Learn more about proper mulching

  • Provide follow-up care. Keep the soil moist, but not water-logged. Water trees at least once a week, barring rain, and more frequently during hot, windy weather.

Right Tree – Right Place

Planning before planting can help ensure that the right tree is planted in the right place. Proper tree selection and placement enhance your property value and prevent costly maintenance trimming and damage to your home. If you have any more questions, please contact your local ISA Certified Arborist or tree care professional, utility company, local nursery, or county extension office.

Mulching

Mulches are materials placed over the soil surface to maintain moisture and improve soil conditions. Mulching is one of the most beneficial acts a homeowner can do for the health of a tree. However, improper mulching materials and practices may have little, or even negative, impact on the trees in your landscape.

Learn more about proper mulching techniques

Avoiding Tree and Utility Conflicts

Determining where to plant a tree is a decision that should not be taken lightly. Many factors should be considered prior to planting. When planning what type of tree to plant, remember to look up and look down to determine where the tree will be located in relation to overhead and underground utility lines.

Learn more about planting trees near utilities

Overhead Lines

Overhead utility lines are easy to spot, yet often overlooked. Planting tall-growing trees under or near these lines eventually requires your utility provider to prune them to maintain safe clearance from the wires. This pruning may result in the tree having an unnatural appearance. Periodic pruning can also lead to a shortened life span for the tree.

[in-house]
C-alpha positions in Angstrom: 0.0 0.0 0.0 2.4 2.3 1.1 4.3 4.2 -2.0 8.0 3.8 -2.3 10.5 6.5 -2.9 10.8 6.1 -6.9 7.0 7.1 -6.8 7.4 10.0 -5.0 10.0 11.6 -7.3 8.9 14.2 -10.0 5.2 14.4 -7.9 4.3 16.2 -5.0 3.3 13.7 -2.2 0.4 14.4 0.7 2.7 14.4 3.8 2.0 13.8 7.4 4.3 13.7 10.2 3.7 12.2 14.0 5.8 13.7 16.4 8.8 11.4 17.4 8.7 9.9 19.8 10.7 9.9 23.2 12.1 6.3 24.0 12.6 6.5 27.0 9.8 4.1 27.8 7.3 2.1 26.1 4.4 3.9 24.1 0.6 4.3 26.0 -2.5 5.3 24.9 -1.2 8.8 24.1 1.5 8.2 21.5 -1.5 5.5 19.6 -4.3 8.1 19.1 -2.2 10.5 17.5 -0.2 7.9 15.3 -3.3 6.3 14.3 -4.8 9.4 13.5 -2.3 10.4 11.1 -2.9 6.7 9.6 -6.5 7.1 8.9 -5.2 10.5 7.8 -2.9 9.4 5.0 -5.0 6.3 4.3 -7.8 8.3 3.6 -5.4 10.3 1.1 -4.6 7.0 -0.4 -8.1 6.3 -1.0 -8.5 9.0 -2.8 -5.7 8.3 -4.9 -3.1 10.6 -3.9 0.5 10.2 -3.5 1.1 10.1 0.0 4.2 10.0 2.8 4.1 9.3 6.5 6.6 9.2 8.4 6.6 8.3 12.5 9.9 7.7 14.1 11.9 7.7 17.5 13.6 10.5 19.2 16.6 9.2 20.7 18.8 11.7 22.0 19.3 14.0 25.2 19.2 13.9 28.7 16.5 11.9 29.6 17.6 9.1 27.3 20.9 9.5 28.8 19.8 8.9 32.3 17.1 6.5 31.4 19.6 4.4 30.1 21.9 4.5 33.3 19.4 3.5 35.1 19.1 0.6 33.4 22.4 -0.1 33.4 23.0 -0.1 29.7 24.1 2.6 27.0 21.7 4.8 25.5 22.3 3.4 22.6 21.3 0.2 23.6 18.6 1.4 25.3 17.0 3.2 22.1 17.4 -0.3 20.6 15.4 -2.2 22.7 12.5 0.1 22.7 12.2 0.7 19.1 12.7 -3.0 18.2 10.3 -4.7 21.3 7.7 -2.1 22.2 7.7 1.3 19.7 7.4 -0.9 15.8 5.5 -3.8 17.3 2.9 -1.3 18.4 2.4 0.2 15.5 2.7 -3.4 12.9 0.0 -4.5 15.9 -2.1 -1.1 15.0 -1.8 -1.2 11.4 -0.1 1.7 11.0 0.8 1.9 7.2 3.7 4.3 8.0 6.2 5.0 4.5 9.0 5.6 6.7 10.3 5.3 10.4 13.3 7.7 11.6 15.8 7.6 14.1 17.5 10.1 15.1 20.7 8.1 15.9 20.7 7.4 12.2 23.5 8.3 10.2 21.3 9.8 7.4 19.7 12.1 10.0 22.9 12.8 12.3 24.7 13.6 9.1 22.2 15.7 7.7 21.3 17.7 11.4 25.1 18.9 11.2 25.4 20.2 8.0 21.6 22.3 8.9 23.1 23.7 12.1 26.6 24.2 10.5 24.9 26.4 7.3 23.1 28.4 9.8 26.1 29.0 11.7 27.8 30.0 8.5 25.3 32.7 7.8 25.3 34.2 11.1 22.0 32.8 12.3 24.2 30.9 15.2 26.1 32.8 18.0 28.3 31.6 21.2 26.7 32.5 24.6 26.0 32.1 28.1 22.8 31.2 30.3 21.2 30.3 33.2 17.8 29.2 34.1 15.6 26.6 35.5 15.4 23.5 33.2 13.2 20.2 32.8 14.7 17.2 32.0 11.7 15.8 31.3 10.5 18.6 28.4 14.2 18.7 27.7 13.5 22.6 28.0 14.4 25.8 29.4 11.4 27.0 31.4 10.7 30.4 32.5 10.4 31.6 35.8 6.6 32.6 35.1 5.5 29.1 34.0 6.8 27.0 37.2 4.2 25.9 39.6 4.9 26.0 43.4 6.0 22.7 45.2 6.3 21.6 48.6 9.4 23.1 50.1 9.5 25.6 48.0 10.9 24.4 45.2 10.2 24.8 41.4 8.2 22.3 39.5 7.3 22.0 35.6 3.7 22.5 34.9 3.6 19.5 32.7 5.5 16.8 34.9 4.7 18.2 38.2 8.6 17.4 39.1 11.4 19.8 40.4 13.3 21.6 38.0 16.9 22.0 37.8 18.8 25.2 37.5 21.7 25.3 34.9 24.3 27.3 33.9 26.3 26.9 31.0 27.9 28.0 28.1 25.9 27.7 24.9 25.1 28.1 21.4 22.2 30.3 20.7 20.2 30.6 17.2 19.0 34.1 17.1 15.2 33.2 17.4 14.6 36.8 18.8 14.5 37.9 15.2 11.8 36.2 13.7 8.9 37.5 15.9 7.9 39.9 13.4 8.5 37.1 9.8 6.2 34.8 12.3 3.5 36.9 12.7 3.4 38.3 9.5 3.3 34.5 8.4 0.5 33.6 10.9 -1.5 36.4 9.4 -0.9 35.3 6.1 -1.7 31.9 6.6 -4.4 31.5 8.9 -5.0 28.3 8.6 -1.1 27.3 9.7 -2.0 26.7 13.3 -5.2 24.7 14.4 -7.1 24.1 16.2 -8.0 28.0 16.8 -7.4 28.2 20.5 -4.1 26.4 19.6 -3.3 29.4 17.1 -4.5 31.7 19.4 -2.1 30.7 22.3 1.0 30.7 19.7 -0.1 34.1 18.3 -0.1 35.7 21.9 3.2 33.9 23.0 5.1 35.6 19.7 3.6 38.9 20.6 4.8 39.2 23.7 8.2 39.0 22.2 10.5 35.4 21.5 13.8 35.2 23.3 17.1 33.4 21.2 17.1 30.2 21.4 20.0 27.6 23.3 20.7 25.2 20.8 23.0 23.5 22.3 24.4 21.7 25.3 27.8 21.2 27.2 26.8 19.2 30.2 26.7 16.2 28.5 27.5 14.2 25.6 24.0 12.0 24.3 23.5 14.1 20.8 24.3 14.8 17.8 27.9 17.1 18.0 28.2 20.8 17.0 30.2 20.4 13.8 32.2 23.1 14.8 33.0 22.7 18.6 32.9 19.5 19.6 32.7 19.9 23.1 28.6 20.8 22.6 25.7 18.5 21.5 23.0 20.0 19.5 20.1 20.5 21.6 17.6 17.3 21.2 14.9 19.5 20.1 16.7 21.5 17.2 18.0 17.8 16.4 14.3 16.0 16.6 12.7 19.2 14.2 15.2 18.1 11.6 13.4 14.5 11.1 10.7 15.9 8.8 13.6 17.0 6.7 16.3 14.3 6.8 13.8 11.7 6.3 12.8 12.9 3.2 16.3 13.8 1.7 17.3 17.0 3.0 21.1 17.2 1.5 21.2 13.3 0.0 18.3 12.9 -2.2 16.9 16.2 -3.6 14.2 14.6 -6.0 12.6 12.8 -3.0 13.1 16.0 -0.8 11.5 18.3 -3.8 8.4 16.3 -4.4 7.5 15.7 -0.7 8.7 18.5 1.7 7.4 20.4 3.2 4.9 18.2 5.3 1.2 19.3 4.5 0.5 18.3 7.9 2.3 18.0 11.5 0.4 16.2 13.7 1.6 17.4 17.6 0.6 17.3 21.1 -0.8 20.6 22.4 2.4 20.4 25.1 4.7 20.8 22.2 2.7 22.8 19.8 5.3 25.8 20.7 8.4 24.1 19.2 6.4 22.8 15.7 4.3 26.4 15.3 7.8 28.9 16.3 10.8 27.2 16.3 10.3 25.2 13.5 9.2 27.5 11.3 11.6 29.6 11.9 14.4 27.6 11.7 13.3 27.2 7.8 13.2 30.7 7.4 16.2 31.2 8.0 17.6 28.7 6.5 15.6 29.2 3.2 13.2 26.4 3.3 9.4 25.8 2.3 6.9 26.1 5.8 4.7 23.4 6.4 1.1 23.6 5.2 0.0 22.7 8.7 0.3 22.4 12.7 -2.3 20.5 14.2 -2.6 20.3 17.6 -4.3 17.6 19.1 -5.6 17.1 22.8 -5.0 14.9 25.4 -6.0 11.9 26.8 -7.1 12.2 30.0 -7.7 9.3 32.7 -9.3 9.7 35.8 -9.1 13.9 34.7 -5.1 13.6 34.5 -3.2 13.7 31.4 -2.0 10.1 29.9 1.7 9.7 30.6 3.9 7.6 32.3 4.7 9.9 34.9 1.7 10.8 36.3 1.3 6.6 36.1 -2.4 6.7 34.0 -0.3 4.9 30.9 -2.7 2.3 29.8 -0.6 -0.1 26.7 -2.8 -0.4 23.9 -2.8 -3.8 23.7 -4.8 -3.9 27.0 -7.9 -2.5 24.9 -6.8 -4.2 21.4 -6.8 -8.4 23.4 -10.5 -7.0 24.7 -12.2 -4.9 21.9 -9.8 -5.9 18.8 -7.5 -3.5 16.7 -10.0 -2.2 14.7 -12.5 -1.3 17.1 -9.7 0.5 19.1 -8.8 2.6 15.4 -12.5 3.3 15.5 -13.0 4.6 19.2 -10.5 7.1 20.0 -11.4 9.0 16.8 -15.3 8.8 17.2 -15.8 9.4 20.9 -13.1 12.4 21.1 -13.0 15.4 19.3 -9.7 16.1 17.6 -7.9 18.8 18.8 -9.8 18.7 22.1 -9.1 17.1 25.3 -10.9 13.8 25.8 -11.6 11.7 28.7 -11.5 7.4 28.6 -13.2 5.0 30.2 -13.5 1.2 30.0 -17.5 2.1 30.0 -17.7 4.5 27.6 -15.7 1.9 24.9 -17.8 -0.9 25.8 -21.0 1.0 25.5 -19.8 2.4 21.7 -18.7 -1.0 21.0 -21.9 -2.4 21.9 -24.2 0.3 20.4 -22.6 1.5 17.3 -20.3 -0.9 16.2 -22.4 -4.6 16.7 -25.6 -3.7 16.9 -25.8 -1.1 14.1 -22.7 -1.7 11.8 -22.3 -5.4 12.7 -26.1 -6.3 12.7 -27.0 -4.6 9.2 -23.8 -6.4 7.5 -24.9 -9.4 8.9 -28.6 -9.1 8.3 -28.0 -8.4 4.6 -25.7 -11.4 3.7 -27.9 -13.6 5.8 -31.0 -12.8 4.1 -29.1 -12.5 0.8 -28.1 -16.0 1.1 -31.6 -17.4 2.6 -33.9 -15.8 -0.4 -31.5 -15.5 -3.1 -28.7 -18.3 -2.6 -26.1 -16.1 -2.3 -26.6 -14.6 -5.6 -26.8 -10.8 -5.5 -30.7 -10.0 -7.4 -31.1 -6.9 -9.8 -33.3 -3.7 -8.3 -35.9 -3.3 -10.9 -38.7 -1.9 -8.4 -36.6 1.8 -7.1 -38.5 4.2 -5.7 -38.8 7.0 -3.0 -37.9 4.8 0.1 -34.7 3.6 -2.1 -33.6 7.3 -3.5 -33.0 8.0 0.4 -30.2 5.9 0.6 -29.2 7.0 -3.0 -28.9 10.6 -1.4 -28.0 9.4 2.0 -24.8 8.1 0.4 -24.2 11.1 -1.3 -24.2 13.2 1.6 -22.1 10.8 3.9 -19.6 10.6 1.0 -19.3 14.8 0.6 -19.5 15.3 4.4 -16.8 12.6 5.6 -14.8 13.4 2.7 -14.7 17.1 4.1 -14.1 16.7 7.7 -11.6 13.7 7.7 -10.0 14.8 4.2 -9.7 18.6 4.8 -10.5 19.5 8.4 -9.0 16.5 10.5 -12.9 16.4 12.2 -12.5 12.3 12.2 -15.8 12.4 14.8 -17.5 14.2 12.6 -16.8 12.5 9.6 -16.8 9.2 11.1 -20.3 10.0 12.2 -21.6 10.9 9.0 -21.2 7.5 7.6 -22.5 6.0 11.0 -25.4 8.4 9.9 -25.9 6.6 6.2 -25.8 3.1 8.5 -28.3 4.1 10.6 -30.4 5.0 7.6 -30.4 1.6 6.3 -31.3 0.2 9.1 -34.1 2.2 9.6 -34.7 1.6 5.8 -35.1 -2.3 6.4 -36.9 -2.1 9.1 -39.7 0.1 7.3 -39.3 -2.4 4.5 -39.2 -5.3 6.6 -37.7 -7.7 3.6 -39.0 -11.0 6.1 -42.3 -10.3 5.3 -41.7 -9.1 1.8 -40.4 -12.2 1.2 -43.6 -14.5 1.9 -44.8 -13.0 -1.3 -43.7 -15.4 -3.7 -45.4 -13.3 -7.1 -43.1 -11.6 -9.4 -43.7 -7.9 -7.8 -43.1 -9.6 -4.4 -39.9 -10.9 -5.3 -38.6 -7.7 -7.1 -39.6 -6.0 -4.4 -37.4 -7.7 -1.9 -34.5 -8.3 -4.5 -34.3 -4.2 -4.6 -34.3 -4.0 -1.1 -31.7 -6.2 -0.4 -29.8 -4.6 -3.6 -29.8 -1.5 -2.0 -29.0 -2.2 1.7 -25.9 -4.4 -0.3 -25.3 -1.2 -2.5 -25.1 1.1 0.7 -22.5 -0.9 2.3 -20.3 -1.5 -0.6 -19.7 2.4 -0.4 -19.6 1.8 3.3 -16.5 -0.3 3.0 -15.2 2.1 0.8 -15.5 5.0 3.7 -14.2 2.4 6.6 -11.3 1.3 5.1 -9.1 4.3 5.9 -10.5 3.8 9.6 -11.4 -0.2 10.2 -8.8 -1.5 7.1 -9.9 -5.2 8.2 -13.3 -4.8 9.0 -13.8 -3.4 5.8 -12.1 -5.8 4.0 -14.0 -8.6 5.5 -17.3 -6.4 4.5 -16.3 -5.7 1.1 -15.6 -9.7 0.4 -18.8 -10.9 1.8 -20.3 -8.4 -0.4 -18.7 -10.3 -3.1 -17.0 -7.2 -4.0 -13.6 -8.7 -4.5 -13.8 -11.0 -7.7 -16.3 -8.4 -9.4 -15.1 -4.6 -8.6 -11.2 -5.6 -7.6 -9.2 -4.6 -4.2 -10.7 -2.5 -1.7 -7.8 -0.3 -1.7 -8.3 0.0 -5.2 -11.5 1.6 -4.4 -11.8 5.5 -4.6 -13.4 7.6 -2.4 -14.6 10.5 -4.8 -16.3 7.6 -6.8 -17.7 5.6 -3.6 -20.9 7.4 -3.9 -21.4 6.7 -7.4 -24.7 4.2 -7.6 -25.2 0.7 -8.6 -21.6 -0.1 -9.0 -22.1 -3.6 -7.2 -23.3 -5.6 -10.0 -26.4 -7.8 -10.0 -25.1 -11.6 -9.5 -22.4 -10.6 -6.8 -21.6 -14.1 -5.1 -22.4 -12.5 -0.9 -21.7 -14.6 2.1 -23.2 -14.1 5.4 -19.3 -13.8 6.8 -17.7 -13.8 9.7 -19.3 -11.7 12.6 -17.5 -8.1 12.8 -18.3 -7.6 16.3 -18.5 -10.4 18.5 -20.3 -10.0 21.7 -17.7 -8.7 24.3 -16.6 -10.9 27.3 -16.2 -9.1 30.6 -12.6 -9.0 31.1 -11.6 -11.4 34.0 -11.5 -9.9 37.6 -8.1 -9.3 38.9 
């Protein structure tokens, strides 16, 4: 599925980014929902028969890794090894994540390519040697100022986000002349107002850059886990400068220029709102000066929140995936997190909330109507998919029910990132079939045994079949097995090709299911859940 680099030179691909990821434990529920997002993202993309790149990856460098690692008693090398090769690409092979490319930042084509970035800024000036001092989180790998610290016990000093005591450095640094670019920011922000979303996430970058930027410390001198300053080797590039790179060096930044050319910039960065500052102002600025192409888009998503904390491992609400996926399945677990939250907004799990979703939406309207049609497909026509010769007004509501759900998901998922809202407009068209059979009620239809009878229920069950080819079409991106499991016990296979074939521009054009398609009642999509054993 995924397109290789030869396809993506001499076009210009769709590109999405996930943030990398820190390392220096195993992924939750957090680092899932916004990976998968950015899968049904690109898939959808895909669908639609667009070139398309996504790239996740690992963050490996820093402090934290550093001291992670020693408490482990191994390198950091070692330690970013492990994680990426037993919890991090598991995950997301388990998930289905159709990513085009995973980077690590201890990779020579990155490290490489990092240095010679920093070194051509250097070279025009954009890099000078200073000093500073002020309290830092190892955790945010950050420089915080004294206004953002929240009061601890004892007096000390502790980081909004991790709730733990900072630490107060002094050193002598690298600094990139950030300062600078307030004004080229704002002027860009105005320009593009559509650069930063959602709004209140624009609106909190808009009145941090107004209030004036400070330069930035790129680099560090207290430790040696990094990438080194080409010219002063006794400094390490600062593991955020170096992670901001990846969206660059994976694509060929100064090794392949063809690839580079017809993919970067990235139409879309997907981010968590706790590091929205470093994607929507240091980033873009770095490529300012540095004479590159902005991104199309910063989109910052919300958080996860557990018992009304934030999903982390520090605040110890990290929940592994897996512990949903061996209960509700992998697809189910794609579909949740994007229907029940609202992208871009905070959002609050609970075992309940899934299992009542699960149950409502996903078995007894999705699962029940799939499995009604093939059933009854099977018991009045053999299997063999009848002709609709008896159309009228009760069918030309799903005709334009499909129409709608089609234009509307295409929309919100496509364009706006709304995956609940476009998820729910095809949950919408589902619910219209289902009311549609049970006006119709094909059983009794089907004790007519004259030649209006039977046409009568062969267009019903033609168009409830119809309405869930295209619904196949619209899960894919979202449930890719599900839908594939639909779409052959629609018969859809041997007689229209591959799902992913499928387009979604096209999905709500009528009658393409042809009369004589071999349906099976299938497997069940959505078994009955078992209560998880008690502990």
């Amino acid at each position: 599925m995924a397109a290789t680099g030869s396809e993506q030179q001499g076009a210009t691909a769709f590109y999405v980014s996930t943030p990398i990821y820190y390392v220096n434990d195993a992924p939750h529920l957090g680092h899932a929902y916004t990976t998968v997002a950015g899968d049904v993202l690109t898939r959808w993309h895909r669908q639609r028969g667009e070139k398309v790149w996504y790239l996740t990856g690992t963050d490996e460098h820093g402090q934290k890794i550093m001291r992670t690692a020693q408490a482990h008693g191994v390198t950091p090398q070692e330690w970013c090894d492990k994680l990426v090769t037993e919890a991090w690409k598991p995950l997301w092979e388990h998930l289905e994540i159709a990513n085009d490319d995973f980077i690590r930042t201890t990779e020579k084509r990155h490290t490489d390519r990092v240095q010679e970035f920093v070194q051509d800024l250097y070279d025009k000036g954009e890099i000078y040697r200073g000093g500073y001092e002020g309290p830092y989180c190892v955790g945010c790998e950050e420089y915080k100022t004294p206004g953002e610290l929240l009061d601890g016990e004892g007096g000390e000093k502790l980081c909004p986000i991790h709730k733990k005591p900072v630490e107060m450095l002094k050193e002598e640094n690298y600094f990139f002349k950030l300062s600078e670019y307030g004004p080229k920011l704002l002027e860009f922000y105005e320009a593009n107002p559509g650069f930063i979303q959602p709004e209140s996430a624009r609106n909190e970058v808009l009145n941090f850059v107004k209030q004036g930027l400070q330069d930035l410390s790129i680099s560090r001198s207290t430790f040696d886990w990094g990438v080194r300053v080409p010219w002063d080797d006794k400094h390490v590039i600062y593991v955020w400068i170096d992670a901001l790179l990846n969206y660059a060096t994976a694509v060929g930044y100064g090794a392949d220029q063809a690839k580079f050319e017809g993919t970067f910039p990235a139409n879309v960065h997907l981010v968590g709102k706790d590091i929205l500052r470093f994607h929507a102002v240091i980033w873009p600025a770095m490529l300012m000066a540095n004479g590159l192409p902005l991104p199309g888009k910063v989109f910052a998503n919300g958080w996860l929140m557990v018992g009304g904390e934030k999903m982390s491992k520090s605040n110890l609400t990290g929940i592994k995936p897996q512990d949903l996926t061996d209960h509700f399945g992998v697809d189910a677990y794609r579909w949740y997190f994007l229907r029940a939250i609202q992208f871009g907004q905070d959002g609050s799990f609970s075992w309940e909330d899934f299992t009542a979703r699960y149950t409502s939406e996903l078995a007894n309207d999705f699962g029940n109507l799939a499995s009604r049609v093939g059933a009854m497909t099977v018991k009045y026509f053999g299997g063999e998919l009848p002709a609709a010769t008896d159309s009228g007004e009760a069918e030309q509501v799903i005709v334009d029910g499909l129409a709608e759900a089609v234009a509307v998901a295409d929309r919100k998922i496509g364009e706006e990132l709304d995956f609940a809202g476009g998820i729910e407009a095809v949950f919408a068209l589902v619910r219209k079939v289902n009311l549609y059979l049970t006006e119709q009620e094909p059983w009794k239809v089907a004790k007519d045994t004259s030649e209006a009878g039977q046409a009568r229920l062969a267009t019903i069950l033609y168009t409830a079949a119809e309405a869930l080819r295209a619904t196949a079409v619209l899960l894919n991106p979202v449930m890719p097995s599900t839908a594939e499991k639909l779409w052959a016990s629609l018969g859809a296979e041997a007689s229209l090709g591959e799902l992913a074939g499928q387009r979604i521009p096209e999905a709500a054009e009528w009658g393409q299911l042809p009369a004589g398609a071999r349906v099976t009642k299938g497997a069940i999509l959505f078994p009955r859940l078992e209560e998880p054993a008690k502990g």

Tall-growing trees near overhead lines can cause service interruptions when trees contact wires. Children or adults climbing in these trees can be severely injured or even killed if they come in contact with the wires. Proper selection and placement of trees in and around overhead utilities can eliminate potential public safety hazards, reduce expenses for utilities and their customers, and improve landscape appearance.

Underground Lines

Trees consist of much more than what you see above ground. Many times, the root area below ground is larger than the branch spread. Many of the utility services provided today run below ground. Tree roots and underground lines often coexist without problems. However, trees planted near underground lines could have their roots damaged if the lines are dug up for repair.

The greatest danger to underground lines occurs during planting. Before you plant, make sure that you are aware of the location of any underground utilities. To be certain that you do not accidentally dig into any lines and risk serious injury or a costly service interruption, call your utility company or utility locator service first. Never assume that these utility lines are buried deeper than you plan to dig.

International Society of Arboriculture